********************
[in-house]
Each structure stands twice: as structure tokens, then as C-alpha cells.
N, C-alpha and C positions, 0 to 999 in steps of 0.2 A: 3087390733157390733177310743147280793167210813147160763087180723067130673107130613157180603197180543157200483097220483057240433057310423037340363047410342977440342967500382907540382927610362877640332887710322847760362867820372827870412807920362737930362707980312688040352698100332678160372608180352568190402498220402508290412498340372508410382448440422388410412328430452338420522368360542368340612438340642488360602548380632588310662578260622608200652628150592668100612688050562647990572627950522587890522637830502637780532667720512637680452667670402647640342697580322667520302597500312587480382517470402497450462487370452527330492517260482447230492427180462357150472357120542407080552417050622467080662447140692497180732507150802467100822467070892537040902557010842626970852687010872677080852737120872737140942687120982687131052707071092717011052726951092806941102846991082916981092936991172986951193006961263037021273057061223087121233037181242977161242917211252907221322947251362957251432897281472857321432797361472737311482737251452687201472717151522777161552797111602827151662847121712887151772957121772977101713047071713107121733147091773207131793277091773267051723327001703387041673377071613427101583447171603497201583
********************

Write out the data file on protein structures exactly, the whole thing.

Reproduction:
[in-house]
Each structure stands twice: as structure tokens, then as C-alpha cells.
N, C-alpha and C positions, 0 to 999 in steps of 0.2 A: 3087390733157390733177310743147280793167210813147160763087180723067130673107130613157180603197180543157200483097220483057240433057310423037340363047410342977440342967500382907540382927610362877640332887710322847760362867820372827870412807920362737930362707980312688040352698100332678160372608180352568190402498220402508290412498340372508410382448440422388410412328430452338420522368360542368340612438340642488360602548380632588310662578260622608200652628150592668100612688050562647990572627950522587890522637830502637780532667720512637680452667670402647640342697580322667520302597500312587480382517470402497450462487370452527330492517260482447230492427180462357150472357120542407080552417050622467080662447140692497180732507150802467100822467070892537040902557010842626970852687010872677080852737120872737140942687120982687131052707071092717011052726951092806941102846991082916981092936991172986951193006961263037021273057061223087121233037181242977161242917211252907221322947251362957251432897281472857321432797361472737311482737251452687201472717151522777161552797111602827151662847121712887151772957121772977101713047071713107121733147091773207131793277091773267051723327001703387041673377071613427101583447171603497201583